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Paul Singman for AWS Community Builders

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How I Write Meaningful Tests for AWS Lambda Functions

A Harsh Truth

If you are going to write meaningless unit tests that are more likely to mask errors than expose them, you are better off skipping the exercise altogether.

There, I said it.

Your time is precious and could be spent on better things than achieving a hollow coverage percentage.

Effective testing of code has long been a challenging problem in programming, and newer tools like AWS Lambda seem to bring out the worst in developers when it comes to writing tests.

I think the main reason for this is that it’s more difficult (or at least less intuitive) to mirror the Lambda production environment locally. And as a result, some developers abstain from testing entirely.

I know because I’ve done it myself, even for projects in production. Instead, testing was done integration-style only after code was already deployed to the cloud.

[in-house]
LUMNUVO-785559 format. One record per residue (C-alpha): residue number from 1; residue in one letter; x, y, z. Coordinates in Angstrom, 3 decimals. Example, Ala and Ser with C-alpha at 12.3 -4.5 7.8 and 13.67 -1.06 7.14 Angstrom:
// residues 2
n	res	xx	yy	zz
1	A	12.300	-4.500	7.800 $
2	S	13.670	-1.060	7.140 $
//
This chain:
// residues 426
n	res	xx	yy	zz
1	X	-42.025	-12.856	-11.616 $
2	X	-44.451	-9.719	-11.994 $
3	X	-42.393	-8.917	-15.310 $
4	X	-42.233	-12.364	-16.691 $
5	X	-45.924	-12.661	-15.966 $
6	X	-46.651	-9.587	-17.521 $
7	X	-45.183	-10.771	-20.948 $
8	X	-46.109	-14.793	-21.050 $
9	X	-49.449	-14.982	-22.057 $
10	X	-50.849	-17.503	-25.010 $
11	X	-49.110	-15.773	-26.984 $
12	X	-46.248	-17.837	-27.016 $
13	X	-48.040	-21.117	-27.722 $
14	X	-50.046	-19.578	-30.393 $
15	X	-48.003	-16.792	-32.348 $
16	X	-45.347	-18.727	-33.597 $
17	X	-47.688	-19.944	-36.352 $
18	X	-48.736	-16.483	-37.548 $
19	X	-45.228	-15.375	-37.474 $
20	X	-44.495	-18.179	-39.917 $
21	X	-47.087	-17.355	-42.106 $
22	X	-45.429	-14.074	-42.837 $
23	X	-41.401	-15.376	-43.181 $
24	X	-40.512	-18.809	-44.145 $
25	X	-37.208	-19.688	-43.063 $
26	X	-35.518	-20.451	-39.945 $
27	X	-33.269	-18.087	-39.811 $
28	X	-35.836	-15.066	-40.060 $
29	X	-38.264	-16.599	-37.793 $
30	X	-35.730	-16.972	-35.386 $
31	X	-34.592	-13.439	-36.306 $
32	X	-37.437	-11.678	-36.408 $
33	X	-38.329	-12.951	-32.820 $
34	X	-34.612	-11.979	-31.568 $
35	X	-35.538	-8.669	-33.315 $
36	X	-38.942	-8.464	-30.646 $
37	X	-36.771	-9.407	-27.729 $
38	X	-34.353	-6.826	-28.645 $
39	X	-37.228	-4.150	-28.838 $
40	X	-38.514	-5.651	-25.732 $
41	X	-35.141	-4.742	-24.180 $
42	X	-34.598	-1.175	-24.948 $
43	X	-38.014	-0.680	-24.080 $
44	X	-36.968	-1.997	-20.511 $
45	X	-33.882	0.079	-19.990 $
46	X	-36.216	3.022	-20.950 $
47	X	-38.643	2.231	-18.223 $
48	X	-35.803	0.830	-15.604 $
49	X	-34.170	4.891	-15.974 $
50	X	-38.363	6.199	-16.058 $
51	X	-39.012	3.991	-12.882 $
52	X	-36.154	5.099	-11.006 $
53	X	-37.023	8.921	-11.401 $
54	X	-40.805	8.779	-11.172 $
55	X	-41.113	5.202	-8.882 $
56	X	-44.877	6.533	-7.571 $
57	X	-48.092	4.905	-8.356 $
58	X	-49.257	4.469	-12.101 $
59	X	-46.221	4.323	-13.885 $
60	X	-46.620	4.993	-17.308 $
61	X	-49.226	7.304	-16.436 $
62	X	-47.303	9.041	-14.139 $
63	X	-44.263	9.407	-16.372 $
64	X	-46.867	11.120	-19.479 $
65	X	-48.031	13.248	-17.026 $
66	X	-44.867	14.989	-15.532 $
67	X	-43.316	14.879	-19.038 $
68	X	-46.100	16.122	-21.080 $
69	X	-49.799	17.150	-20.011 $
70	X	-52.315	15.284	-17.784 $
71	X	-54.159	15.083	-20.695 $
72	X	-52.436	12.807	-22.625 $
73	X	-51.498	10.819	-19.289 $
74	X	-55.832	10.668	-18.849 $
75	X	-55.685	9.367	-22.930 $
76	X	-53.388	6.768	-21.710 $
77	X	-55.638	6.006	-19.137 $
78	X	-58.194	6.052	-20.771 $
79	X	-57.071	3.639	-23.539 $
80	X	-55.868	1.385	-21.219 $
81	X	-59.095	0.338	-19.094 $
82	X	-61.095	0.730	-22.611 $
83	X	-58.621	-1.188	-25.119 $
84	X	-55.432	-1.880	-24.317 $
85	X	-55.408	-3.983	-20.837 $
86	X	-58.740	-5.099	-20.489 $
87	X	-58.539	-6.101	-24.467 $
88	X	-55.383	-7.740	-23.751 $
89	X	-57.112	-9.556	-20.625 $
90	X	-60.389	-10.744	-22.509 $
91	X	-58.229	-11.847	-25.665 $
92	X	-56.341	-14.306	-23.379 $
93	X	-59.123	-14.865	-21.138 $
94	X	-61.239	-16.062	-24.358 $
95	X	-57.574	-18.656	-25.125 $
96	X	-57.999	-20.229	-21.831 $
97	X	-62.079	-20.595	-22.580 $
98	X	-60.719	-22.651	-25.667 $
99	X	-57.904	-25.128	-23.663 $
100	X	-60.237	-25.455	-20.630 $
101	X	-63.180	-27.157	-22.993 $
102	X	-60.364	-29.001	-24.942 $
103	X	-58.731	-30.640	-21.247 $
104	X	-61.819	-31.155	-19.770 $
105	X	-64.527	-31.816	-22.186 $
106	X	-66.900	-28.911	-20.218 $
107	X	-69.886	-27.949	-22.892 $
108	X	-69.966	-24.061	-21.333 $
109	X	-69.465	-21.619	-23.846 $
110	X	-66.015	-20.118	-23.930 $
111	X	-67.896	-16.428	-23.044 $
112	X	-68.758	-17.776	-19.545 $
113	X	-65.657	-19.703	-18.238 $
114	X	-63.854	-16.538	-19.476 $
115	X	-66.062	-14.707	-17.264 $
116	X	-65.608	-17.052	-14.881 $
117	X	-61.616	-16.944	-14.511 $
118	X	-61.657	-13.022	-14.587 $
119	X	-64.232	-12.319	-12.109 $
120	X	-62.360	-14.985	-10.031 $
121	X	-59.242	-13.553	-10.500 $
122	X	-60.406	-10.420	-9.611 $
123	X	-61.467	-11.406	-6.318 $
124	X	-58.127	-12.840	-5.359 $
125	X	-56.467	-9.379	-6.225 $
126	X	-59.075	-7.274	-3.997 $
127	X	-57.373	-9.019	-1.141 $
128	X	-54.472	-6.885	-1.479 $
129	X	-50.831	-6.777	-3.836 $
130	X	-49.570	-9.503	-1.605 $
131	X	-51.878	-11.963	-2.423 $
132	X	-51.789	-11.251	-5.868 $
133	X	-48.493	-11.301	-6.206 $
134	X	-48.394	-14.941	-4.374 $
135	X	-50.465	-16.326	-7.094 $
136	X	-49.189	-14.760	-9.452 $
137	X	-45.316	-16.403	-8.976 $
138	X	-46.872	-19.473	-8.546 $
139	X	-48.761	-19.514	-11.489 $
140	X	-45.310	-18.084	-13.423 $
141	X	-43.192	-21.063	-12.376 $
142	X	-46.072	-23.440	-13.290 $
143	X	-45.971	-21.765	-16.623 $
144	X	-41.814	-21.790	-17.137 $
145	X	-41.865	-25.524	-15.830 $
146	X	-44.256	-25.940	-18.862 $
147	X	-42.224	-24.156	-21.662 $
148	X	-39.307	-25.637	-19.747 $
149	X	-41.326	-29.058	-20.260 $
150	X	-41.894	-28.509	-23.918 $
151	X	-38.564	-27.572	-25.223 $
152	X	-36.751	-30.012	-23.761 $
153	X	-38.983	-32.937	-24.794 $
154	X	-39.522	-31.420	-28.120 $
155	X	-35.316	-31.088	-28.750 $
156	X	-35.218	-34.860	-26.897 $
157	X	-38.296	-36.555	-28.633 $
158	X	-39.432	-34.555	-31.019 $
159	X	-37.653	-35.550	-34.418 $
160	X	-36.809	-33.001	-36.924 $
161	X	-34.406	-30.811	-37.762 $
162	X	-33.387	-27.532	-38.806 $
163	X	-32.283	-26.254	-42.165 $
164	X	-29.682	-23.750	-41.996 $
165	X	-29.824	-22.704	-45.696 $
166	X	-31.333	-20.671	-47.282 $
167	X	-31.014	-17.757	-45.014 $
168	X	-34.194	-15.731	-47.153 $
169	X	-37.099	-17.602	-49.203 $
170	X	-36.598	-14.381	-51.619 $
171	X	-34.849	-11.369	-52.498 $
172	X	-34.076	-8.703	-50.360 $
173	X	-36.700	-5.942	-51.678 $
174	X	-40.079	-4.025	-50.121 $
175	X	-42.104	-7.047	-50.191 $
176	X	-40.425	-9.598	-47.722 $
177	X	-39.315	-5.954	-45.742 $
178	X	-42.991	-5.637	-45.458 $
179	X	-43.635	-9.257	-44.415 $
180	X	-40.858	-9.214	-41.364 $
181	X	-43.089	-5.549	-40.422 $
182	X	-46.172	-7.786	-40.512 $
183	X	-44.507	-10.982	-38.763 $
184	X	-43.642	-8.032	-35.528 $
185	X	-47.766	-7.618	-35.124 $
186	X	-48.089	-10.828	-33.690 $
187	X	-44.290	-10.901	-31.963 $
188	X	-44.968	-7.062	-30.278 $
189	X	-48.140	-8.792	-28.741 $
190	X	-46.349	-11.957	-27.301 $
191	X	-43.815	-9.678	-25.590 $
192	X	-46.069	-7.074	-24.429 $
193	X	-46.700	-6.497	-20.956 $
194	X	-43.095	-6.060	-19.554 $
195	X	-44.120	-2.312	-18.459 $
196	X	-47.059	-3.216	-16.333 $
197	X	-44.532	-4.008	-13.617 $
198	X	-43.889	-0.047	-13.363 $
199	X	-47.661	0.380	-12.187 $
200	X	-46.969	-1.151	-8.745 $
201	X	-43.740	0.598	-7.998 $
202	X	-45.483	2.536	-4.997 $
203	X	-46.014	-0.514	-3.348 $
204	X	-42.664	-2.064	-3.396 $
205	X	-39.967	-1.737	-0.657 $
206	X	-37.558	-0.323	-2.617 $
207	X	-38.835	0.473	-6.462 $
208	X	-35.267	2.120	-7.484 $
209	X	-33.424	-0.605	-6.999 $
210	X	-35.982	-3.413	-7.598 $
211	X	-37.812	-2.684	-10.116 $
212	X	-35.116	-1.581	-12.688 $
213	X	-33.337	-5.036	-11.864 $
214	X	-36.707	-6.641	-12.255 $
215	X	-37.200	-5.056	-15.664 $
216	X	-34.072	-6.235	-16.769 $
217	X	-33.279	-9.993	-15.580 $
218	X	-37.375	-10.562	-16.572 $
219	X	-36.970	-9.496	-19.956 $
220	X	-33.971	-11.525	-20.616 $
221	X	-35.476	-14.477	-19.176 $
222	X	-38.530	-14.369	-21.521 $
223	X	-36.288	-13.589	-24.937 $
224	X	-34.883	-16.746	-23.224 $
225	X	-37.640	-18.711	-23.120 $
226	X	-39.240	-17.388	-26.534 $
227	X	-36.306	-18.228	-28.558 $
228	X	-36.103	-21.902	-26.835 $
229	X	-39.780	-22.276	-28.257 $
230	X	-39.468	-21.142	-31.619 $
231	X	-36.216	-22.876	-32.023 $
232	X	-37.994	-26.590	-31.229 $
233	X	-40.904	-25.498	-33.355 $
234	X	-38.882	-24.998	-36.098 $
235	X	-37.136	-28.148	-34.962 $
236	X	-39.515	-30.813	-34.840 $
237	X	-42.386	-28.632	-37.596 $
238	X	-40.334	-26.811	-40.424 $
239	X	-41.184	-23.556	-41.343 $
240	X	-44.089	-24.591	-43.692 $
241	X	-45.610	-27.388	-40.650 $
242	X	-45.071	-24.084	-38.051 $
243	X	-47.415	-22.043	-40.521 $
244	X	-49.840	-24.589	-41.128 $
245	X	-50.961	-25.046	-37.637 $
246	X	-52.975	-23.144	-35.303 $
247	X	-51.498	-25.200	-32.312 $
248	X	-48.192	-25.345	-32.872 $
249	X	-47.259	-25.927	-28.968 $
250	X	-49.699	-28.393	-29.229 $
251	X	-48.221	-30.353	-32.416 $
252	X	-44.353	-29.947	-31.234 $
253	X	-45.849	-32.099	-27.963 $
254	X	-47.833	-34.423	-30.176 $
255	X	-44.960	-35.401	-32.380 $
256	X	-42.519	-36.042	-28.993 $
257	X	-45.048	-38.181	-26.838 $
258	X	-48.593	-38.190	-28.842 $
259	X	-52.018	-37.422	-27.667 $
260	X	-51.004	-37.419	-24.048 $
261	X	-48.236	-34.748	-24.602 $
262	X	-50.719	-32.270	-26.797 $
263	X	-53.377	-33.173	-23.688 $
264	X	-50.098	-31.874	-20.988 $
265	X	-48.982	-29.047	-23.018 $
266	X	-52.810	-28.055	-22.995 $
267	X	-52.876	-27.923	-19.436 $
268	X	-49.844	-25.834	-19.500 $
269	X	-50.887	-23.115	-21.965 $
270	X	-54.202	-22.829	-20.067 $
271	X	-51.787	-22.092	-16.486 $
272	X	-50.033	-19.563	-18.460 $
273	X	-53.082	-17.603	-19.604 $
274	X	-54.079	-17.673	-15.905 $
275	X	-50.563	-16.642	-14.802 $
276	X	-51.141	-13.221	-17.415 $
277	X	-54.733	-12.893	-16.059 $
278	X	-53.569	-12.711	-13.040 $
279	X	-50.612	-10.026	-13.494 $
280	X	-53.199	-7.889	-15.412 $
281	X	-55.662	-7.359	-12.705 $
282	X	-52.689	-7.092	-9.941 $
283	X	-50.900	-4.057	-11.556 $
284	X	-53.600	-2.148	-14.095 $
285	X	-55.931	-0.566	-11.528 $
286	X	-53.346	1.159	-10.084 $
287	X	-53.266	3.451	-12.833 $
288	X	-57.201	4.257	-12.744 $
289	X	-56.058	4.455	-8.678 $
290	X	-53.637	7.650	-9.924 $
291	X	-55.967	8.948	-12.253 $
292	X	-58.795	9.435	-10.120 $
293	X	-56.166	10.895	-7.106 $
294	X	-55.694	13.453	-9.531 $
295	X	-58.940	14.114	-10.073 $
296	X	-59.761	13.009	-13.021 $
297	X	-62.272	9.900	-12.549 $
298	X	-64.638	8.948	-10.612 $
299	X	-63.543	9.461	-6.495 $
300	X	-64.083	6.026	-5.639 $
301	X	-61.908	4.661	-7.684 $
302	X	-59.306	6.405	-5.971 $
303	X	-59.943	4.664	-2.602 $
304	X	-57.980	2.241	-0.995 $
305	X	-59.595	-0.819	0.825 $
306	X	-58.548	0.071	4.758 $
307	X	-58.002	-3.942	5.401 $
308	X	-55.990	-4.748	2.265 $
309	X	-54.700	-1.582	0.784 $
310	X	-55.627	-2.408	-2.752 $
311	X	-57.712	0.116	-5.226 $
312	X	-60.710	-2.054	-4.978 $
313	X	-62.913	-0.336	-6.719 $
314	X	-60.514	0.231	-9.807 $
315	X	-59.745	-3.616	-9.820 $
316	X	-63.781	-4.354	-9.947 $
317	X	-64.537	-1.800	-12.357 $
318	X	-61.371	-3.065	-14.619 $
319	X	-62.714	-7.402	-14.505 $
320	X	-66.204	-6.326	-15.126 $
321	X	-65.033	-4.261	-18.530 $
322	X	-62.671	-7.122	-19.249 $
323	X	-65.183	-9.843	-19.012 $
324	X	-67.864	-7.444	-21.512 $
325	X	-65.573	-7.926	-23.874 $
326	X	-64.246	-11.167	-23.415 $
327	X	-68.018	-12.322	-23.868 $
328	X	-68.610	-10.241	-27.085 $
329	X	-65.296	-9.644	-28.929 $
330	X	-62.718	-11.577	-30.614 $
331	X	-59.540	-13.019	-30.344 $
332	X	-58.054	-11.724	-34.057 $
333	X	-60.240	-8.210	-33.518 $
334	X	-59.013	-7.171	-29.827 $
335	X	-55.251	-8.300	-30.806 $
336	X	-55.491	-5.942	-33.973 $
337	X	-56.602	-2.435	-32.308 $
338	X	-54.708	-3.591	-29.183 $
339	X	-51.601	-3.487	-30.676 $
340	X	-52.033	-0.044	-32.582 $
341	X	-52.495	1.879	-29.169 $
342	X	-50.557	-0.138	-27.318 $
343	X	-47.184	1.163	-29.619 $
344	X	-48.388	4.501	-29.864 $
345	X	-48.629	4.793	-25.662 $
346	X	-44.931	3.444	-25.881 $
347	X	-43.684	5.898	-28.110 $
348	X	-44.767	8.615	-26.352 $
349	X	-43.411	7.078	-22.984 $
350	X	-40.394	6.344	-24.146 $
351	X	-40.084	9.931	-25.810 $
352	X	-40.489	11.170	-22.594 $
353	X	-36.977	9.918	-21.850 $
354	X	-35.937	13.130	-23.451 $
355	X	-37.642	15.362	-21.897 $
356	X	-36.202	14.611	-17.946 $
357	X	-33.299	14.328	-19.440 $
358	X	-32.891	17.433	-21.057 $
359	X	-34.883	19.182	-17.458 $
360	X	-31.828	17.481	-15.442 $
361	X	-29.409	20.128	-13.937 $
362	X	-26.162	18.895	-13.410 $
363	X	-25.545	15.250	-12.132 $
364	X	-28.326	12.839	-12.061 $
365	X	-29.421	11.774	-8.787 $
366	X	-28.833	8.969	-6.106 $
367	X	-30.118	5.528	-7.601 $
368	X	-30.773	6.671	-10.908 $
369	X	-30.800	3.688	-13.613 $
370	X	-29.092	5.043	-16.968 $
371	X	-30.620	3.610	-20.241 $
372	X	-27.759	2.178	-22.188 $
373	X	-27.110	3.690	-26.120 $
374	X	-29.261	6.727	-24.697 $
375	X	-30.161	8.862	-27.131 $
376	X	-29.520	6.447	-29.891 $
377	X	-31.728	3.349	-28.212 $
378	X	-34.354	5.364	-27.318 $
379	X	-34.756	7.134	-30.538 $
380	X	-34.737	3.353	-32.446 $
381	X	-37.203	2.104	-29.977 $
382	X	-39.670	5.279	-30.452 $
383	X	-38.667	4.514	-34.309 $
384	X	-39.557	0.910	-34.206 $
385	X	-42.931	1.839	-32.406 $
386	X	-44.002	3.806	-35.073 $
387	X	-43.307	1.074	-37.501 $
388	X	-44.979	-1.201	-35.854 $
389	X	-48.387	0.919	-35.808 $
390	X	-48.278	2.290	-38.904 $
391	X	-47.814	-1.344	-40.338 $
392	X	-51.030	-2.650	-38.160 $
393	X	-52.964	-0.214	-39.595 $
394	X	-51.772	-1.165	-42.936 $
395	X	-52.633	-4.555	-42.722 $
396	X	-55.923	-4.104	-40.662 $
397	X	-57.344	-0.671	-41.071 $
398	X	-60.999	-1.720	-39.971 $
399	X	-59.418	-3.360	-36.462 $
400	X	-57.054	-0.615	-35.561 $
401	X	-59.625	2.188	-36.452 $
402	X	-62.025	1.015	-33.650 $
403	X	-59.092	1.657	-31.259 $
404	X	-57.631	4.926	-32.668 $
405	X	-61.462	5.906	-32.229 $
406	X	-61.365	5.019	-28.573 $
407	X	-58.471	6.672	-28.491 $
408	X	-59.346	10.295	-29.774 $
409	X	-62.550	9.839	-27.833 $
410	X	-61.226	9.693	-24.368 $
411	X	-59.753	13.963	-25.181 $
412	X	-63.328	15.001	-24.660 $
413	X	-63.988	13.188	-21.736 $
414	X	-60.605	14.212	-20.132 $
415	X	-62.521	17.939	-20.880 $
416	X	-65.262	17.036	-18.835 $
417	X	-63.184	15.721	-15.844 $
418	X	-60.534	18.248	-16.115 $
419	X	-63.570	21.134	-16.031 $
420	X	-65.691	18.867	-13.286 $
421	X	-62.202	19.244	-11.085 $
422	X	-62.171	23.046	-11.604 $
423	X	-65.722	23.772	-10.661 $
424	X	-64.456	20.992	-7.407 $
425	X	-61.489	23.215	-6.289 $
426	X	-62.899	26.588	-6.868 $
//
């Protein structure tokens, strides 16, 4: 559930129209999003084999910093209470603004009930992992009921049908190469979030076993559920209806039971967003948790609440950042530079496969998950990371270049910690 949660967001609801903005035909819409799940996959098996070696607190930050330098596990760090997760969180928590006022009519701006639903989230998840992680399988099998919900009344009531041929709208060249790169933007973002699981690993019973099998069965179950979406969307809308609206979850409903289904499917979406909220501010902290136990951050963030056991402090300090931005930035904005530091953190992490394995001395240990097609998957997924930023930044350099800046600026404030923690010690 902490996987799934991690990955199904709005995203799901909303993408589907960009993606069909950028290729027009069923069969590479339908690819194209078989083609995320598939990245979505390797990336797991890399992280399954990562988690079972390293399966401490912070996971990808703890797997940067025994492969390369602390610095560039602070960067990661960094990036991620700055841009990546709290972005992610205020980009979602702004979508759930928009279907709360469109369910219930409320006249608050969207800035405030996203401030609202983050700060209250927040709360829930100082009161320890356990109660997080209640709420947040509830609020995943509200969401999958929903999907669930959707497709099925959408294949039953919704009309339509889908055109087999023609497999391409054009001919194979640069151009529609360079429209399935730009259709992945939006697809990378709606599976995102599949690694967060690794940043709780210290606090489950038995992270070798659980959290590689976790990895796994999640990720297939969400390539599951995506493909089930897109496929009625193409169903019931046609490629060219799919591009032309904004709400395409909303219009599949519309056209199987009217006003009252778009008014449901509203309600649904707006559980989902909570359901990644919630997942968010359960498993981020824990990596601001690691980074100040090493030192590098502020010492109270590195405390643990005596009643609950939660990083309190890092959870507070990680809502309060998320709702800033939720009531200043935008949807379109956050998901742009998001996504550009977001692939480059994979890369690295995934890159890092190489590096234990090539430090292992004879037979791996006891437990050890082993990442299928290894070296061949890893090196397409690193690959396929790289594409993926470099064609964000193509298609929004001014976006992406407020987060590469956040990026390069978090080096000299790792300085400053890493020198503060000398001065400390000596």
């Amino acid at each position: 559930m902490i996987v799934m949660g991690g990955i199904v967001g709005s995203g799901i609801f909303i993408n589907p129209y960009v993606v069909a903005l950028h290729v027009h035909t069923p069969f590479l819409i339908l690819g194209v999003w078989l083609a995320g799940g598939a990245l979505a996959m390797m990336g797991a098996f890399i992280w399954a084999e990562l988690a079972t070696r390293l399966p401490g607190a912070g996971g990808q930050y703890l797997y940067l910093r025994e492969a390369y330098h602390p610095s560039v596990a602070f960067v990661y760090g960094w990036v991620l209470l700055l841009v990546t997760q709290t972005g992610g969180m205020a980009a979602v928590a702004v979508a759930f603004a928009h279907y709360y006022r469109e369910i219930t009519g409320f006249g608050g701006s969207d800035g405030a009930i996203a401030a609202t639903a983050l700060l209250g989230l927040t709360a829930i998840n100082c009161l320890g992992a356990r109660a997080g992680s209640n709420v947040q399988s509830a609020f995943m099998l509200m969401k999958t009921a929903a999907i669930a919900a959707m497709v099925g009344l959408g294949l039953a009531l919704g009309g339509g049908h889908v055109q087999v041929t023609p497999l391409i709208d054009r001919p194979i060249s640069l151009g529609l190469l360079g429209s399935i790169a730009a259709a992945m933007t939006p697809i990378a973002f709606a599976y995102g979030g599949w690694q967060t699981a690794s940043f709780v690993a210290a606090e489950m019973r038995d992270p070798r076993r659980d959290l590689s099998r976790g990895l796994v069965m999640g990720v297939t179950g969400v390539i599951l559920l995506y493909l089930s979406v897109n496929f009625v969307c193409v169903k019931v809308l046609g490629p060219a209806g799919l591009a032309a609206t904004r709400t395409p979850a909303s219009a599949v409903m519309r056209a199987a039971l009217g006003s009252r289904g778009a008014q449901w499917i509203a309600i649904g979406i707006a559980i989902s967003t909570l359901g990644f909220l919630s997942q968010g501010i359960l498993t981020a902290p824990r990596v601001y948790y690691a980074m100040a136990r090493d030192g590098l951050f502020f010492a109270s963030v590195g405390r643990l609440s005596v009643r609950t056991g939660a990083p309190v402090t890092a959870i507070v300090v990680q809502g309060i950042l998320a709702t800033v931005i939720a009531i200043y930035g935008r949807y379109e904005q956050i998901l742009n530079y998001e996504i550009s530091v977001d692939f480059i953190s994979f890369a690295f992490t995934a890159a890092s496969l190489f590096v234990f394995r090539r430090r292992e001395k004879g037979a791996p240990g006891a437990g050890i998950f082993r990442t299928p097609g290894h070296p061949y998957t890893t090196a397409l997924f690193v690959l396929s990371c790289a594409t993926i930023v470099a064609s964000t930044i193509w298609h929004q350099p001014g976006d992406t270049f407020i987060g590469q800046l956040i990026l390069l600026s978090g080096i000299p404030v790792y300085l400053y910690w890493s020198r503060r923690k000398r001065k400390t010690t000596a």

This is extremely manual and wastes time in the long run. Another approach I’ve seen results in tests that look something like this:

This is the unmistakeable sign of an engineering team with a test coverage requirement but a lack of accountability. And no explanation is needed that the above is a no-no.

So, how do we go about transforming the sad file above into something meaningful?

Before we can dive right into testing our Lambda code, there are a couple hurdles in the way. We’ll cover each of these individually and determine how to best handle them. Once dealt with, we are then free to test Lambdas to our heart’s content!

Note: I’ll be including small snippets of code throughout the article for clarity. But at the end there will be a full working code example to reference.

Hurdle #1: The Lambda Trigger Event

Every Lambda function gets invoked in response to a pre-defined trigger that passes specific event data into the default lambda_handler() method. And your first task for effectively testing a Lambda function is to create a realistic input event to test with.

The format of this event depends on the type of trigger. As of the time of writing there are 16 distinct AWS services that can act as the invocation trigger for Lambda.

Below is a code snippet with several examples of inputs that I most commonly use: